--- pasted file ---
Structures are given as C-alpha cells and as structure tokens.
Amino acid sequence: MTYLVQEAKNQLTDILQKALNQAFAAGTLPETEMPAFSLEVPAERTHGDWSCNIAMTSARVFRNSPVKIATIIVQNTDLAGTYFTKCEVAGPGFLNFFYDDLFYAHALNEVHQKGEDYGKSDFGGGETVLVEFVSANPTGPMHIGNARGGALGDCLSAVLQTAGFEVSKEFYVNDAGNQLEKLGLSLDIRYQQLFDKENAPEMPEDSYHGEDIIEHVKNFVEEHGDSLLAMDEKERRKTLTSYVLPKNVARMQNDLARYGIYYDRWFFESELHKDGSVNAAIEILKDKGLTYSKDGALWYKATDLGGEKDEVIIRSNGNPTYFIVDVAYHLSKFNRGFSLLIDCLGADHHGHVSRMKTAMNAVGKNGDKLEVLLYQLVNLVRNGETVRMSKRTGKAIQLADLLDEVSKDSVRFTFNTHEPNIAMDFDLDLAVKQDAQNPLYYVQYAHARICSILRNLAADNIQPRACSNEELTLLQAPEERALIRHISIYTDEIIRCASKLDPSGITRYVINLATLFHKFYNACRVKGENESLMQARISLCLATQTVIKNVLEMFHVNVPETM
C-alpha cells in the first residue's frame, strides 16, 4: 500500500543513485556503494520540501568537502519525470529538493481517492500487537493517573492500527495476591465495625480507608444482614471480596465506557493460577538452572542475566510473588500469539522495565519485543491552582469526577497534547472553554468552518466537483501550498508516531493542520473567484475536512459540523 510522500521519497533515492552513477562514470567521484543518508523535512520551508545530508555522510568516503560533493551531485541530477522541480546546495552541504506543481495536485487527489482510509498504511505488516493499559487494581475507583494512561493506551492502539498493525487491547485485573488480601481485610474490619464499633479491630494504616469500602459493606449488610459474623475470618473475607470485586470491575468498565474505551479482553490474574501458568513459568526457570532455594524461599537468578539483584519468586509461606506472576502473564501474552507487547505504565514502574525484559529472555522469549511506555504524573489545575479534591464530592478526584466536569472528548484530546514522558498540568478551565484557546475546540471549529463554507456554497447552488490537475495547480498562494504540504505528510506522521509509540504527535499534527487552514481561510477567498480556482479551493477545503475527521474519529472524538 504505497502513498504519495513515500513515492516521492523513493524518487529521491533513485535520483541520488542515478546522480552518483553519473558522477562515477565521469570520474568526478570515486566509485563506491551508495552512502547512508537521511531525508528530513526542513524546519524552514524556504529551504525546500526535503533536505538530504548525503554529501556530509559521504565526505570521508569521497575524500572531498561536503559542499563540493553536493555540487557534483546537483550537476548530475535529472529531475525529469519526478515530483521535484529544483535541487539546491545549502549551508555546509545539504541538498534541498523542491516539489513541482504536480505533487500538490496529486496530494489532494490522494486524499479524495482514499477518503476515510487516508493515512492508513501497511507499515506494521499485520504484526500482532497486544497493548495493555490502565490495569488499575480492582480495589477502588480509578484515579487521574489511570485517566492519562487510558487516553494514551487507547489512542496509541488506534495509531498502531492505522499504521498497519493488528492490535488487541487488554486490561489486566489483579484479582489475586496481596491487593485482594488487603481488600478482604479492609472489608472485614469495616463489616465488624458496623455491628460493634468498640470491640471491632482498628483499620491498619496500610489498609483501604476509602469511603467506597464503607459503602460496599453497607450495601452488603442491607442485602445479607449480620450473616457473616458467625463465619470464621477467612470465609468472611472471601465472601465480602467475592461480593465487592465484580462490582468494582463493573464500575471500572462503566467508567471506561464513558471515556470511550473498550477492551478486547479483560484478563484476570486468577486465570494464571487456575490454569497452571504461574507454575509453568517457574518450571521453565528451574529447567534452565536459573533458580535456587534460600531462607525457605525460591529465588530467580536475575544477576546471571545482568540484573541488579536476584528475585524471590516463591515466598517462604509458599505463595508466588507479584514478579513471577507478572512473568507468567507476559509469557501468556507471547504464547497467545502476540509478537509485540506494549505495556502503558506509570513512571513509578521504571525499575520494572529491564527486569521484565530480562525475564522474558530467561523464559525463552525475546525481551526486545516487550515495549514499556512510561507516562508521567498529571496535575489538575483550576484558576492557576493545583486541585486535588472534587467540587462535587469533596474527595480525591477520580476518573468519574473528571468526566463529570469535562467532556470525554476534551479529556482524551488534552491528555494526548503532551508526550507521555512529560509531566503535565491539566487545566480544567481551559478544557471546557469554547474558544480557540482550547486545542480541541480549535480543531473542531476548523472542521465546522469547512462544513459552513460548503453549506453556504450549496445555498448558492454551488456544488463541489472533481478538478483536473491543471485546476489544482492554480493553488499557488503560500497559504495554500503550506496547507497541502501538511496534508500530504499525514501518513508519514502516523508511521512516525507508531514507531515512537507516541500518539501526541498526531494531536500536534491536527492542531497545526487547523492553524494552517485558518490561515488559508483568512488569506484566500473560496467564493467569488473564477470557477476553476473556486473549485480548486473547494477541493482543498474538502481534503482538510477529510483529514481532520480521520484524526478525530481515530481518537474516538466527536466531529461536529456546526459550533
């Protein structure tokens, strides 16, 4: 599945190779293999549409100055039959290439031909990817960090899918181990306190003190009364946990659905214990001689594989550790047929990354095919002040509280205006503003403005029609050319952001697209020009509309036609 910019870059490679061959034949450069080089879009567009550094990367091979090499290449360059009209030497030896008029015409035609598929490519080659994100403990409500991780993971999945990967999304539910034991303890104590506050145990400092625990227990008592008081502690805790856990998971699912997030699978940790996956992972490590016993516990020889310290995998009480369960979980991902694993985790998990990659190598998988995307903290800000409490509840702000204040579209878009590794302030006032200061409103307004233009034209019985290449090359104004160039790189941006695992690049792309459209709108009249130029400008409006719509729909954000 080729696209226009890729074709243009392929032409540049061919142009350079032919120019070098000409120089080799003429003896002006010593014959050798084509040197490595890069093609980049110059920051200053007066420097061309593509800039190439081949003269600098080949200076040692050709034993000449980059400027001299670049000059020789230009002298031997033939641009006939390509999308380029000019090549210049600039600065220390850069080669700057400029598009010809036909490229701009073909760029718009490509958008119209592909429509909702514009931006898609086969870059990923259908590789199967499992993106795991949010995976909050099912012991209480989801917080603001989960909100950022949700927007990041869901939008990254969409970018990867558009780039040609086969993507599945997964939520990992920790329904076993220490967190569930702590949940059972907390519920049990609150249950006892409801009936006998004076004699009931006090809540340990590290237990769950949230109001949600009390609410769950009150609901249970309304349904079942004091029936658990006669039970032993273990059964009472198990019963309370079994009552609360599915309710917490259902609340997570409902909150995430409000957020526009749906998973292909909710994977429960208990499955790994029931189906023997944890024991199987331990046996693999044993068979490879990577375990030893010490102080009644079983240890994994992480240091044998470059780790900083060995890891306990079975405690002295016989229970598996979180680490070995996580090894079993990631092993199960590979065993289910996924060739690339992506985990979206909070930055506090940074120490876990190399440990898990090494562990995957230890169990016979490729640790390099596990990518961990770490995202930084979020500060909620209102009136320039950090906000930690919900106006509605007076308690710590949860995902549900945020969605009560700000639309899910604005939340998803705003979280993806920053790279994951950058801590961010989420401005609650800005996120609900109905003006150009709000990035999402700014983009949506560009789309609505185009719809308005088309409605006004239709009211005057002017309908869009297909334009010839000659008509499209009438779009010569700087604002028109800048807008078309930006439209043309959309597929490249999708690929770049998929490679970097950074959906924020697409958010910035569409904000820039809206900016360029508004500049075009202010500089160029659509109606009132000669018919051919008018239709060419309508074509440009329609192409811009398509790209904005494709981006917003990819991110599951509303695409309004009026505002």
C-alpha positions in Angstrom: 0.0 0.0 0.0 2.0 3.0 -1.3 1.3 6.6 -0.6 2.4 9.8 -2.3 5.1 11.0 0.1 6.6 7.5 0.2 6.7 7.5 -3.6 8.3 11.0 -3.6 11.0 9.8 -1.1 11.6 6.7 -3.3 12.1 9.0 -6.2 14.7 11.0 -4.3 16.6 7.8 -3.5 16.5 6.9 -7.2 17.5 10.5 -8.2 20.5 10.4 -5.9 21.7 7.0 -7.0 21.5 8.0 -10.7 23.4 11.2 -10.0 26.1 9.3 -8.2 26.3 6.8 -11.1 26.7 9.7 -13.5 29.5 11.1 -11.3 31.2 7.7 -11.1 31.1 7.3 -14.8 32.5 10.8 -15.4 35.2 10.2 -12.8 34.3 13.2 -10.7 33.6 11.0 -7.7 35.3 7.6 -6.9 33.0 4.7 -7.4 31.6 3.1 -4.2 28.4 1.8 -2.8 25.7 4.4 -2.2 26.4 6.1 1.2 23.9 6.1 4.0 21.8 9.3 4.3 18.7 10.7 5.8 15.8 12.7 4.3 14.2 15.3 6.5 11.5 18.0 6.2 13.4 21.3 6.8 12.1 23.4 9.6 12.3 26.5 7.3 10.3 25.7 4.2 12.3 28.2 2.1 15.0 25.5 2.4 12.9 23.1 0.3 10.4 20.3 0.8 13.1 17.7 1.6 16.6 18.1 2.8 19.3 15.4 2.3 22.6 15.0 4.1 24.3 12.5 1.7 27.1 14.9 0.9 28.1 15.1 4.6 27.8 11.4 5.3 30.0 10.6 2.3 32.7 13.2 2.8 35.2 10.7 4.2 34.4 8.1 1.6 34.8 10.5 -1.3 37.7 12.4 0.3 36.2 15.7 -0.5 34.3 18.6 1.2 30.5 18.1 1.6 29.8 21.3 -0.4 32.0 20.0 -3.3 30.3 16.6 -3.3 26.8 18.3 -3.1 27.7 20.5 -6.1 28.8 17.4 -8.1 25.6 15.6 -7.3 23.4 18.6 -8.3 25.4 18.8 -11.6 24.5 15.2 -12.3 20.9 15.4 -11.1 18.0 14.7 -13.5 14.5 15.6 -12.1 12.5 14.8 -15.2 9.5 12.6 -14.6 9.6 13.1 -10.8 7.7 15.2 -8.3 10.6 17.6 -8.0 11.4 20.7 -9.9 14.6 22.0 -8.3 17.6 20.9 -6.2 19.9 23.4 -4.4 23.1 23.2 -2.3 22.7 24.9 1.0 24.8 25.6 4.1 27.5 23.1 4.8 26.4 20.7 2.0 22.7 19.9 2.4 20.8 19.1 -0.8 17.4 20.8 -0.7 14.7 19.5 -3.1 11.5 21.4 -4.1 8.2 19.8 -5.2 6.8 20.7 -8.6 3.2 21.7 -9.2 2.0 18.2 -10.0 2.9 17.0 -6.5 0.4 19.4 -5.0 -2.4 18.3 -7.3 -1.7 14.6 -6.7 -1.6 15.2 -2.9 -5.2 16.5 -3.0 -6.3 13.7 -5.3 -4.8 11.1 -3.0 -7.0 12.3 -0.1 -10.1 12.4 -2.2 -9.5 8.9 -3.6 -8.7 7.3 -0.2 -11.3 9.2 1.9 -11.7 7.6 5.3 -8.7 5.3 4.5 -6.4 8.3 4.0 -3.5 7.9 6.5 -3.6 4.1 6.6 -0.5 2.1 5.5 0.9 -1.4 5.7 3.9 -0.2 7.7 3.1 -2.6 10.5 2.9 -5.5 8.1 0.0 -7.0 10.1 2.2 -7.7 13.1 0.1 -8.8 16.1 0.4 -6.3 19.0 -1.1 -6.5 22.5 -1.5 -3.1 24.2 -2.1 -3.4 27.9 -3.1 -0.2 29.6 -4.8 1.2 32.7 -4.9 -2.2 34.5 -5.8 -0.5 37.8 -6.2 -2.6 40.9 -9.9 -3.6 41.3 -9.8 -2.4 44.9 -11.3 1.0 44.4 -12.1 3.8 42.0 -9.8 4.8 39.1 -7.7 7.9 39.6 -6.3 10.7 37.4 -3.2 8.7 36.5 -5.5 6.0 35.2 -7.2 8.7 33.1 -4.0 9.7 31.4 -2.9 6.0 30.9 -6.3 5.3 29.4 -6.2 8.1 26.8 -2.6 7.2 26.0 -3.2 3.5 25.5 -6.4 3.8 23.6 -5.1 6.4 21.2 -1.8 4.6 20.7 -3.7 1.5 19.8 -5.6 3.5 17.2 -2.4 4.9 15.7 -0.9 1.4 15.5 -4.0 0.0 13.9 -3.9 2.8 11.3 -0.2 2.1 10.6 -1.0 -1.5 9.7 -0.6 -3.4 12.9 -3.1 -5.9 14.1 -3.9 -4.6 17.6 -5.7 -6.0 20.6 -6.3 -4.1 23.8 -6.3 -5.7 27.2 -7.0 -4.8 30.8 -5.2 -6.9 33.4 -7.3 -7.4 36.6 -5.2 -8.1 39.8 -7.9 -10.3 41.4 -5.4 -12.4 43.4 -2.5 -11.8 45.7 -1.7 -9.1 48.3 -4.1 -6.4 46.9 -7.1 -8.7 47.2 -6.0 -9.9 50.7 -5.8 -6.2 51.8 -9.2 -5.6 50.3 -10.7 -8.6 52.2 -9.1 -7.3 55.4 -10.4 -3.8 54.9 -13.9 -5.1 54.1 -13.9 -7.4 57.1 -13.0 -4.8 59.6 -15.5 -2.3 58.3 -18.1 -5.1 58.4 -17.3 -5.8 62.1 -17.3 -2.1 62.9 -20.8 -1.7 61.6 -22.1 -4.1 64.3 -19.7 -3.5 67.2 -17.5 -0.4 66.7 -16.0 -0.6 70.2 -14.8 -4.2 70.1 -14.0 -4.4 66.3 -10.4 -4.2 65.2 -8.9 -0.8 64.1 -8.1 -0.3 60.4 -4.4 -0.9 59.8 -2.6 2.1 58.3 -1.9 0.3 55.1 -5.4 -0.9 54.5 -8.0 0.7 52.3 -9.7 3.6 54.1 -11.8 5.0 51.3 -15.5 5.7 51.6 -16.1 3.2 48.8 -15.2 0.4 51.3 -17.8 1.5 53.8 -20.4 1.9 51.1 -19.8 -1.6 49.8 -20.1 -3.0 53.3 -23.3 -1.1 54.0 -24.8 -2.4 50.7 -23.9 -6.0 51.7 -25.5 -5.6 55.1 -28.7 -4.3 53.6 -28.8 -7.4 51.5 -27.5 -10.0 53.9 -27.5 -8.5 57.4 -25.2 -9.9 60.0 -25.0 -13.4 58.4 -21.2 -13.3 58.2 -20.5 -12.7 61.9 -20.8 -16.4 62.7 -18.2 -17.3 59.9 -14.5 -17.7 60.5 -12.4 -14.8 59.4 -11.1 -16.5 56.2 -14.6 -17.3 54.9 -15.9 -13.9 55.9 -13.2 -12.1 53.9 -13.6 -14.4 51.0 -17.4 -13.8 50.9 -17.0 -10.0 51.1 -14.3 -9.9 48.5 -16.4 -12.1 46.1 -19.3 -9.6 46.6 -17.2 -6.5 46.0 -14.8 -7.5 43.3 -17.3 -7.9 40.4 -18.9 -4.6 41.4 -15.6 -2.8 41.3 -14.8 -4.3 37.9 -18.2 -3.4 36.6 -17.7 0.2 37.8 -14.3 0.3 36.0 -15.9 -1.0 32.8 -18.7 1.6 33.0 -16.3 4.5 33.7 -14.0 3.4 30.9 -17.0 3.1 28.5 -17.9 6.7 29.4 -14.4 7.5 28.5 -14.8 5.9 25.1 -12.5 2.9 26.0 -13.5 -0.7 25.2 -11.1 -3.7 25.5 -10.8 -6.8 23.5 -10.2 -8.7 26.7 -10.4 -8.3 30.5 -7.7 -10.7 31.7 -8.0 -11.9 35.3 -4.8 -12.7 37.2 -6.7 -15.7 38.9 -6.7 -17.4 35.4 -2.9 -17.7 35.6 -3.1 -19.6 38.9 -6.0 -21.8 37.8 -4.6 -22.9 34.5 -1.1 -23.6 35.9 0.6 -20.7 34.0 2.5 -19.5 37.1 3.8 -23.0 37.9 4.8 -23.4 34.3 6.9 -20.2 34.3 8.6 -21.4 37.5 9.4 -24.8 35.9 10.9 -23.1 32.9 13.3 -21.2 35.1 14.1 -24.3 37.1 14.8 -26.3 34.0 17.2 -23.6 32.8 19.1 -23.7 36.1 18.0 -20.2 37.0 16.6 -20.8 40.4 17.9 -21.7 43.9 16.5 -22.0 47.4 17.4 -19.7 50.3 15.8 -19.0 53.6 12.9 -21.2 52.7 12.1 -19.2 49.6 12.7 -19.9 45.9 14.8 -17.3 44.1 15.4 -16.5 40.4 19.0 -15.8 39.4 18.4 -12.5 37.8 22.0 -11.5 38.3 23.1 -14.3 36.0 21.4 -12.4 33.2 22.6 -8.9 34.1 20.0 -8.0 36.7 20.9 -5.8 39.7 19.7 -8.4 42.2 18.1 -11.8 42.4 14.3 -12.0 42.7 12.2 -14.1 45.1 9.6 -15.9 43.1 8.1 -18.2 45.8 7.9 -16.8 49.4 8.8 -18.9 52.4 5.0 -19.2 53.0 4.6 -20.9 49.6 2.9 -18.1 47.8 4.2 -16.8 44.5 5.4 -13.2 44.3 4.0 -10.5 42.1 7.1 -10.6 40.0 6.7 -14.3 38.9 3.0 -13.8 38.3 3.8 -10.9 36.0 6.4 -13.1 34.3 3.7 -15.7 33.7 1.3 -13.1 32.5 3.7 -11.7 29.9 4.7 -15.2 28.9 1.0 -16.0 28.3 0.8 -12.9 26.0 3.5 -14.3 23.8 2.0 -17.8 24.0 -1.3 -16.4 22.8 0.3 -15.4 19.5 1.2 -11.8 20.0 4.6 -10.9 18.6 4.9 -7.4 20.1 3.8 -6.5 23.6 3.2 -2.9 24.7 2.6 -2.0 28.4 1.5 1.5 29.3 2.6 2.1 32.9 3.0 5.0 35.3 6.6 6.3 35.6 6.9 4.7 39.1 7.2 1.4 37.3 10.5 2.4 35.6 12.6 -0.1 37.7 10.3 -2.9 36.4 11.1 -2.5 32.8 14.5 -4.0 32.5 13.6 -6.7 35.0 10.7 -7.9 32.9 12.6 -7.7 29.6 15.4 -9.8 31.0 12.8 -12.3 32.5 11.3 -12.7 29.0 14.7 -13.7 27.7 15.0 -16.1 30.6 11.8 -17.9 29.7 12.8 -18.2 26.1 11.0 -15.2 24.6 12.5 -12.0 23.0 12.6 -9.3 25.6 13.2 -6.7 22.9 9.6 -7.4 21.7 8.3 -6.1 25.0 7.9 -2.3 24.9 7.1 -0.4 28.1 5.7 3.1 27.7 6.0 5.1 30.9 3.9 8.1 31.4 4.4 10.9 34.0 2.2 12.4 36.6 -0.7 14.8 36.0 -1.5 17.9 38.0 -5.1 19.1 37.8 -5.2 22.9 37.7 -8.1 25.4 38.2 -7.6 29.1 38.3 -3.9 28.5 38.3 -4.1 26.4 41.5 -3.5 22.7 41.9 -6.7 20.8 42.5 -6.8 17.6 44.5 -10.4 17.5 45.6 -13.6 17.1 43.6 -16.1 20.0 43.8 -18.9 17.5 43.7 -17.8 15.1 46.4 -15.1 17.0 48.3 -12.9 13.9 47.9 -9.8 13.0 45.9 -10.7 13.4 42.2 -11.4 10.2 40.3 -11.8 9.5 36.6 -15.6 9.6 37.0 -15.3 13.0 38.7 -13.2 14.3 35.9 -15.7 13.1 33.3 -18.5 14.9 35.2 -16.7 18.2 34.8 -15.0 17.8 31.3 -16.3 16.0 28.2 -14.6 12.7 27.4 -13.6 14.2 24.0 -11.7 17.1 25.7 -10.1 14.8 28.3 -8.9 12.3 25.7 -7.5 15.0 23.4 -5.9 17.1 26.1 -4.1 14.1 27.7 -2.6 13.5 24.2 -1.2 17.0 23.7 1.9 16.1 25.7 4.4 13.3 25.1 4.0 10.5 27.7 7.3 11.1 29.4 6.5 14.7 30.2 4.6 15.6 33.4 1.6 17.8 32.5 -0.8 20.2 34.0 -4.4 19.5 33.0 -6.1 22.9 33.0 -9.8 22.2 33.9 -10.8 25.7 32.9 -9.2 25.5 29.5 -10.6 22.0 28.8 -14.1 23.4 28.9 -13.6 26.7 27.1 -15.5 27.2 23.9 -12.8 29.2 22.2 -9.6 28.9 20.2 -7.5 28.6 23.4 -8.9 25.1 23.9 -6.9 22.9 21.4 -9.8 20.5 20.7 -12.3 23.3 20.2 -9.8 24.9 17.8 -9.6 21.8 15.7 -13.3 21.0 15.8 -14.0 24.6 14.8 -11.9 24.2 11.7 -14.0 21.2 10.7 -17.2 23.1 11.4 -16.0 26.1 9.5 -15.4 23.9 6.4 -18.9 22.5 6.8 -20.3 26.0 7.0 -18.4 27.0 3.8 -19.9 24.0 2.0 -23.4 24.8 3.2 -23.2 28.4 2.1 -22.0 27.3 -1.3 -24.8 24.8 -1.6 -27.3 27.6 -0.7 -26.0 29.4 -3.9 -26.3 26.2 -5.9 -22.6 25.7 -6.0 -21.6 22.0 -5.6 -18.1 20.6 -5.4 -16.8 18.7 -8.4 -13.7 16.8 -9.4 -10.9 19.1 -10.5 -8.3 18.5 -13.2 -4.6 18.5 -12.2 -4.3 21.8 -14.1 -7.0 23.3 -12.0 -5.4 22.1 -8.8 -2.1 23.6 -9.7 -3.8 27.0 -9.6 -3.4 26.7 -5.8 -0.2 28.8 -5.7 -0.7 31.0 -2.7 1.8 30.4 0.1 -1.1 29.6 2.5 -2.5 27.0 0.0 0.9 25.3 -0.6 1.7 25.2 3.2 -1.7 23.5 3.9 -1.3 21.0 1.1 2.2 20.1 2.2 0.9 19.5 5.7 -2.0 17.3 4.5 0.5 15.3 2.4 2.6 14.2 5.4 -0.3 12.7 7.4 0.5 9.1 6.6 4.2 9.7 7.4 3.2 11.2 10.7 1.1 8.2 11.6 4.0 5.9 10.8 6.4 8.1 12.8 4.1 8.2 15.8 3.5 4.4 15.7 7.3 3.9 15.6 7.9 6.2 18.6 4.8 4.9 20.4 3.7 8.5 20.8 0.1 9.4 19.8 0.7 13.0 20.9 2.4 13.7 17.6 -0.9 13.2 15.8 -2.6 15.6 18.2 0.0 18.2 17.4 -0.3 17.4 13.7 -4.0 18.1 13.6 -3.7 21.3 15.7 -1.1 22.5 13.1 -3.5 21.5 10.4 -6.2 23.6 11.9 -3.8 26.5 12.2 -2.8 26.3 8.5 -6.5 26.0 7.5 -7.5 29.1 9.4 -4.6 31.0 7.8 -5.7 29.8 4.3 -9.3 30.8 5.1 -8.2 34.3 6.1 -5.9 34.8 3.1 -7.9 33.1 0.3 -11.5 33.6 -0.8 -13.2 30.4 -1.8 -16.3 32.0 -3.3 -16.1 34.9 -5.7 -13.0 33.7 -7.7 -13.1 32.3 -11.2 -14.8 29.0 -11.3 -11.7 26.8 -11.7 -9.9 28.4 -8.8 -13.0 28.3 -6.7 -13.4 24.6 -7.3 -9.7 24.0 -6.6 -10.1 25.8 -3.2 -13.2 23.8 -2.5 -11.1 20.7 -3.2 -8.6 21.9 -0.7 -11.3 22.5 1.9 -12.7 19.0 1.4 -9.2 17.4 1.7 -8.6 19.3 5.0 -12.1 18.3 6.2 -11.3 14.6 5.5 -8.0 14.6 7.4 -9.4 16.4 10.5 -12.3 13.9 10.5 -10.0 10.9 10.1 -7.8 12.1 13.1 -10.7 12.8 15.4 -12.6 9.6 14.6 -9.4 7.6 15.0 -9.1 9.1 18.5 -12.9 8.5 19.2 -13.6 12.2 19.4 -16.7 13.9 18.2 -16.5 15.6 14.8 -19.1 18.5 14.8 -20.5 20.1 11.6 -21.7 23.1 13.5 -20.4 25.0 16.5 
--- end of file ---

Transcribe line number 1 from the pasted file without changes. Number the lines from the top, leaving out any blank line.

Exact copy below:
Structures are given as C-alpha cells and as structure tokens.